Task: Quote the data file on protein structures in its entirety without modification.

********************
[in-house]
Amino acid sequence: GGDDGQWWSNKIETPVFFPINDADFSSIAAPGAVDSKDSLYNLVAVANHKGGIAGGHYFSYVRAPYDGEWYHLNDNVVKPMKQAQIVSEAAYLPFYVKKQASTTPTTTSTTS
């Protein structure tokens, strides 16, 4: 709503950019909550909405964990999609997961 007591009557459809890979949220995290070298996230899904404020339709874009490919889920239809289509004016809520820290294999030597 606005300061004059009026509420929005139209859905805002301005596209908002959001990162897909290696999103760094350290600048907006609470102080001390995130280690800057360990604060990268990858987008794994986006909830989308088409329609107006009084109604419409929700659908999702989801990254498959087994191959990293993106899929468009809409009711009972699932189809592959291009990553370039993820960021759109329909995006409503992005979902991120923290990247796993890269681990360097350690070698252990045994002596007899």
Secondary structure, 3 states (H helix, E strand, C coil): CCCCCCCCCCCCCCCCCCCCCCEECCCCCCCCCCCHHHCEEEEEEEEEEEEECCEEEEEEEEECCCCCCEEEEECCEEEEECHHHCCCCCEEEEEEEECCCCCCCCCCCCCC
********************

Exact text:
[in-house]
Amino acid sequence: GGDDGQWWSNKIETPVFFPINDADFSSIAAPGAVDSKDSLYNLVAVANHKGGIAGGHYFSYVRAPYDGEWYHLNDNVVKPMKQAQIVSEAAYLPFYVKKQASTTPTTTSTTS
């Protein structure tokens, strides 16, 4: 709503950019909550909405964990999609997961 007591009557459809890979949220995290070298996230899904404020339709874009490919889920239809289509004016809520820290294999030597 606005300061004059009026509420929005139209859905805002301005596209908002959001990162897909290696999103760094350290600048907006609470102080001390995130280690800057360990604060990268990858987008794994986006909830989308088409329609107006009084109604419409929700659908999702989801990254498959087994191959990293993106899929468009809409009711009972699932189809592959291009990553370039993820960021759109329909995006409503992005979902991120923290990247796993890269681990360097350690070698252990045994002596007899």
Secondary structure, 3 states (H helix, E strand, C coil): CCCCCCCCCCCCCCCCCCCCCCEECCCCCCCCCCCHHHCEEEEEEEEEEEEECCEEEEEEEEECCCCCCEEEEECCEEEEECHHHCCCCCEEEEEEEECCCCCCCCCCCCCC